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The slates from the Bundenbach area have been used for building purposes since ancient times. While quarrying, fossils were occasionally found and set aside due to their value to collectors. There were as many as 600 small pits where slate was collected. Today only the Bundenbach quarry remains open.

The slates date to the Early Devonian (396-390 million years ago). They were deposited during the Early Esmian to Late Pragian Ages. The main belt of deposits runs about 100 miles from southeast to northwest. The thickest deposited sediments are estimated at 4,400 feet tapering to only about 220 feet at the south end. The deposition appears to have been a series of subsiding basins separated by swells with reduced and partly sandy iron-rich sediments.

Over 260 fossil species have been identified from this area, including over 60 species of crinoids. Fossils from this area are mainly benthic (bottom-dwelling) organisms. Animal fossils from this area include arthropods (trilobites), brachiopods, cephalopods (ammonites & Orthoceras), conularians, corals, echinoderms (crinoids, starfish, and holothurians-sea cucumbers), gastropods, jellyfish, sponges, and traces of worms and trilobite tracks (called Cruziana). Very rarely do vertebrates occur, but include a flattened jawless fish that lived on or near the sea floor.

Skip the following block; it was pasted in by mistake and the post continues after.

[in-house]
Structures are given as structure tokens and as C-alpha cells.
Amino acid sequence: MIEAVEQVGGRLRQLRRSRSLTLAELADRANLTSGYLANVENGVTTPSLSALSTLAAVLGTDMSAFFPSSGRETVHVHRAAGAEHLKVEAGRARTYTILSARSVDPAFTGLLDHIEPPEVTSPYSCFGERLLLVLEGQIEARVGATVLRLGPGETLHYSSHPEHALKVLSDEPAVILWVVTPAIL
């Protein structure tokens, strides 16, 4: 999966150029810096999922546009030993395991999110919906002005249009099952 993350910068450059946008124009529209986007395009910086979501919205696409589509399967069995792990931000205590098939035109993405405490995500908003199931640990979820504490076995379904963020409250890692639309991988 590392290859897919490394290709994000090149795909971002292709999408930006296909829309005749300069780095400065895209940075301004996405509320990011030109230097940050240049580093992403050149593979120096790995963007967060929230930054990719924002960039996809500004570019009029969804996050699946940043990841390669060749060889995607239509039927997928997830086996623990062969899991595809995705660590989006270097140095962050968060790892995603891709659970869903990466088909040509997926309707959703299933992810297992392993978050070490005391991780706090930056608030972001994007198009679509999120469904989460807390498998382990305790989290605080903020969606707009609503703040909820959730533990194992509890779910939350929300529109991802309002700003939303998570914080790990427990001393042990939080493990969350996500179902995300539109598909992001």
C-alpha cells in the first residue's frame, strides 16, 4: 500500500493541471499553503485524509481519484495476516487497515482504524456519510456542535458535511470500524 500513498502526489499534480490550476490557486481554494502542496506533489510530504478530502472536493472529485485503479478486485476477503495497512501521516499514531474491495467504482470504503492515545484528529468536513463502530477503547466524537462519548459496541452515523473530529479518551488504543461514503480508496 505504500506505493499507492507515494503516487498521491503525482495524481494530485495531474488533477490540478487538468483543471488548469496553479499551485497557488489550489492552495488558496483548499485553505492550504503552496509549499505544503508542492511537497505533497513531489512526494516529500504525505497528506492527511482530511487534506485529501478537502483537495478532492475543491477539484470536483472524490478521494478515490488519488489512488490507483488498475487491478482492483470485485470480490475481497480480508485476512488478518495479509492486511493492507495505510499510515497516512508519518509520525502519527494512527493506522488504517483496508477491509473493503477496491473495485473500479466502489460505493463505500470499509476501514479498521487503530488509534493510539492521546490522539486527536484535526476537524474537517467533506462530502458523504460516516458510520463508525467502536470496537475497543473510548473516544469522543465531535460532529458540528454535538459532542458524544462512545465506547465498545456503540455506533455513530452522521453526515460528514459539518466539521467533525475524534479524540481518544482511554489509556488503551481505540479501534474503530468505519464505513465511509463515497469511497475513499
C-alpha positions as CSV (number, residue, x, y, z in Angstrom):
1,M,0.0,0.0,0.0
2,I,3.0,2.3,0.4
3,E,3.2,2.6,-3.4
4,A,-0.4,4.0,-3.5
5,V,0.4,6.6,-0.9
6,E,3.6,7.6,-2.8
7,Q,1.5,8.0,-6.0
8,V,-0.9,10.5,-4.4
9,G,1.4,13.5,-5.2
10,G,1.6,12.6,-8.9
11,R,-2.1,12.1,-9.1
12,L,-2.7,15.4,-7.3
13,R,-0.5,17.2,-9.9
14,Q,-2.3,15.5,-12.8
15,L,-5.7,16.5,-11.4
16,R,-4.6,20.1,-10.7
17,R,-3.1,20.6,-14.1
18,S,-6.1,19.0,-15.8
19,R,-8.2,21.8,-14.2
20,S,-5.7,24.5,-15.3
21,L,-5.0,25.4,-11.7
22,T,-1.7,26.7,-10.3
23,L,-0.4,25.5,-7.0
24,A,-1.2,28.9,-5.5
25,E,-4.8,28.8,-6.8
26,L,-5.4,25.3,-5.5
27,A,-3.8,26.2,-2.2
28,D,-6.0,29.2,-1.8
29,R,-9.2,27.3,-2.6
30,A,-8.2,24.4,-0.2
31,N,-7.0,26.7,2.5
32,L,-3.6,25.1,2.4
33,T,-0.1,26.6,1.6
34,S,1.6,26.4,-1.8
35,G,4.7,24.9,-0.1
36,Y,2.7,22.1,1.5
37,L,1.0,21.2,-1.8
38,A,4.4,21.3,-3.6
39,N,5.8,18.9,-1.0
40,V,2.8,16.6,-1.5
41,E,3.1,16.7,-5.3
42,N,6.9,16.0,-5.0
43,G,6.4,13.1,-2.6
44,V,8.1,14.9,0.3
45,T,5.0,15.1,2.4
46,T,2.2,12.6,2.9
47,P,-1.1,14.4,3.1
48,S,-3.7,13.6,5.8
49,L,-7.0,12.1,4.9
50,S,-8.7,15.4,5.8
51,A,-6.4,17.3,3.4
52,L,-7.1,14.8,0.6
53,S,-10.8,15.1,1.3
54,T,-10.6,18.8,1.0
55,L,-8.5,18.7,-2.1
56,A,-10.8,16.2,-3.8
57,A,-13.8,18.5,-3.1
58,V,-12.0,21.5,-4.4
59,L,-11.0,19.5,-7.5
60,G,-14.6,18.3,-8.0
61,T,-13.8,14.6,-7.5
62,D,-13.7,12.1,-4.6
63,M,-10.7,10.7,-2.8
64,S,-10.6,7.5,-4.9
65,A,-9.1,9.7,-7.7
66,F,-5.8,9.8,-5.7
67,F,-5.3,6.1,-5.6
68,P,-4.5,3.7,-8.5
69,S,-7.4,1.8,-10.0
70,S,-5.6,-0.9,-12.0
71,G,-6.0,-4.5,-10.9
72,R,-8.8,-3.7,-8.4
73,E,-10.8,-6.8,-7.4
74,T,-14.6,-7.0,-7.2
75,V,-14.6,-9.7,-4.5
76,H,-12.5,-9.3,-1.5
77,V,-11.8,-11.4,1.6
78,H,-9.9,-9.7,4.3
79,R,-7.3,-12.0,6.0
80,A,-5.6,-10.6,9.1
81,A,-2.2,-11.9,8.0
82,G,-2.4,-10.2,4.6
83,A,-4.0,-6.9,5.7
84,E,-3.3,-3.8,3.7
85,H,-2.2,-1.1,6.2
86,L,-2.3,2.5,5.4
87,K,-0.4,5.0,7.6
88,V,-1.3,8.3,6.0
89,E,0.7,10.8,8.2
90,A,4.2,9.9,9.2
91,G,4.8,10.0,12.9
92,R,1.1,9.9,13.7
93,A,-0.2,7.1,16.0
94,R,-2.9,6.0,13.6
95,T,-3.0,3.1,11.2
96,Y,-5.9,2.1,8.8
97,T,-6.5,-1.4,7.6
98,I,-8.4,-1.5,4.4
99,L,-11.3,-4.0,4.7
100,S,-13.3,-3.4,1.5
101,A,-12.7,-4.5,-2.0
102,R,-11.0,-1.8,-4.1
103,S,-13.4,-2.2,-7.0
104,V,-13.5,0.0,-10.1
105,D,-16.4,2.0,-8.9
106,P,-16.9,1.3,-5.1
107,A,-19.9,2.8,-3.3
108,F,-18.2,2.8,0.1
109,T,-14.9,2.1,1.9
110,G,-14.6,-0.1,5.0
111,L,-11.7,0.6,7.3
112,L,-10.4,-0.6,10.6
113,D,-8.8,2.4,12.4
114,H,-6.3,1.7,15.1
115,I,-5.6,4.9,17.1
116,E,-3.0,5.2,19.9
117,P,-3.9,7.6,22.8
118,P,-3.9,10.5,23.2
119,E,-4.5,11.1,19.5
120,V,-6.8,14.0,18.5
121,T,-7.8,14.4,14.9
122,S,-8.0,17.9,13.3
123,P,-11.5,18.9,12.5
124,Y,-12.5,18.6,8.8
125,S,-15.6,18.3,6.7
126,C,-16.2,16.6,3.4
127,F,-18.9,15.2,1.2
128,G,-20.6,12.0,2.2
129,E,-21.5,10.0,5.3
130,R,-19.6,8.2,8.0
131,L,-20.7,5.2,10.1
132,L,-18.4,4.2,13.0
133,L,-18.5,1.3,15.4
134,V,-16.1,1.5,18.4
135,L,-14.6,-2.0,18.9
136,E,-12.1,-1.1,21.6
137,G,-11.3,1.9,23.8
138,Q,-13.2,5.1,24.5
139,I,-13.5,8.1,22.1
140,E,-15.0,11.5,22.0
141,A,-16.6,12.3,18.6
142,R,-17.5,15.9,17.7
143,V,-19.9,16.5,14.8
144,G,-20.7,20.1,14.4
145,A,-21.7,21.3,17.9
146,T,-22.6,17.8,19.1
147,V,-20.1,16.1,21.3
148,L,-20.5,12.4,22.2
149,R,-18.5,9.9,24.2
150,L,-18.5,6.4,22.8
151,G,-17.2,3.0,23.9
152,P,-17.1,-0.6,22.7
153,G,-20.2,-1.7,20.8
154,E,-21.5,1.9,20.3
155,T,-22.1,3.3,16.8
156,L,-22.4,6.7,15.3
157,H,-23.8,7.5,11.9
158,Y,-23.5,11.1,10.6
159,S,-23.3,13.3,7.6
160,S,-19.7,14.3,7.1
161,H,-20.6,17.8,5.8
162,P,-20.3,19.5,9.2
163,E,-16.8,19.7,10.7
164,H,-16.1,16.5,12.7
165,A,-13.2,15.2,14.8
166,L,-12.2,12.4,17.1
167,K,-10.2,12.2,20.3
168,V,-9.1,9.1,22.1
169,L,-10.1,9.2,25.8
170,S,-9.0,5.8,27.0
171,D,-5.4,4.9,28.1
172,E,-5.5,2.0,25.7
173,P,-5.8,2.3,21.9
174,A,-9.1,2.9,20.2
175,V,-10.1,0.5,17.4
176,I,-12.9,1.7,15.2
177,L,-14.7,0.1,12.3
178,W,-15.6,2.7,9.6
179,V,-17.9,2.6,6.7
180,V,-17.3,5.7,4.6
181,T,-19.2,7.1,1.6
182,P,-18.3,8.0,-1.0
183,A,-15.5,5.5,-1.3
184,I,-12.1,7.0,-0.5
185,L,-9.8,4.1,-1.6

Often fossils are covered by a surface layer of pyrite. When the fossils were buried quickly in an anoxic (oxygen free) environment the conditions necessary for pyritization was more likely to occur in these iron-rich sediments. These pyritized specimens are highly sought after by collectors.

Pyritized fossils are often x-rayed which facilitates the preparation process considerably. Because of the fine grained slates and pyritization, soft-body preservation is often quite exceptional

This specimen is from a private collection and is not currently available for sale!


Rhadinocrinus dactylus
 
<i>Rhadinocrinus dactylus</i> Quantity in Basket: None
Code: OCF-201
Price: $0.00
Shipping Weight: 3.00 pounds
 
 
Quantity:
 
Time: Devonian, approximately 395-360 million years ago.
Location: Bundenbach, Germany
Dimensions: 8" x 4-3/4" x 1/4"



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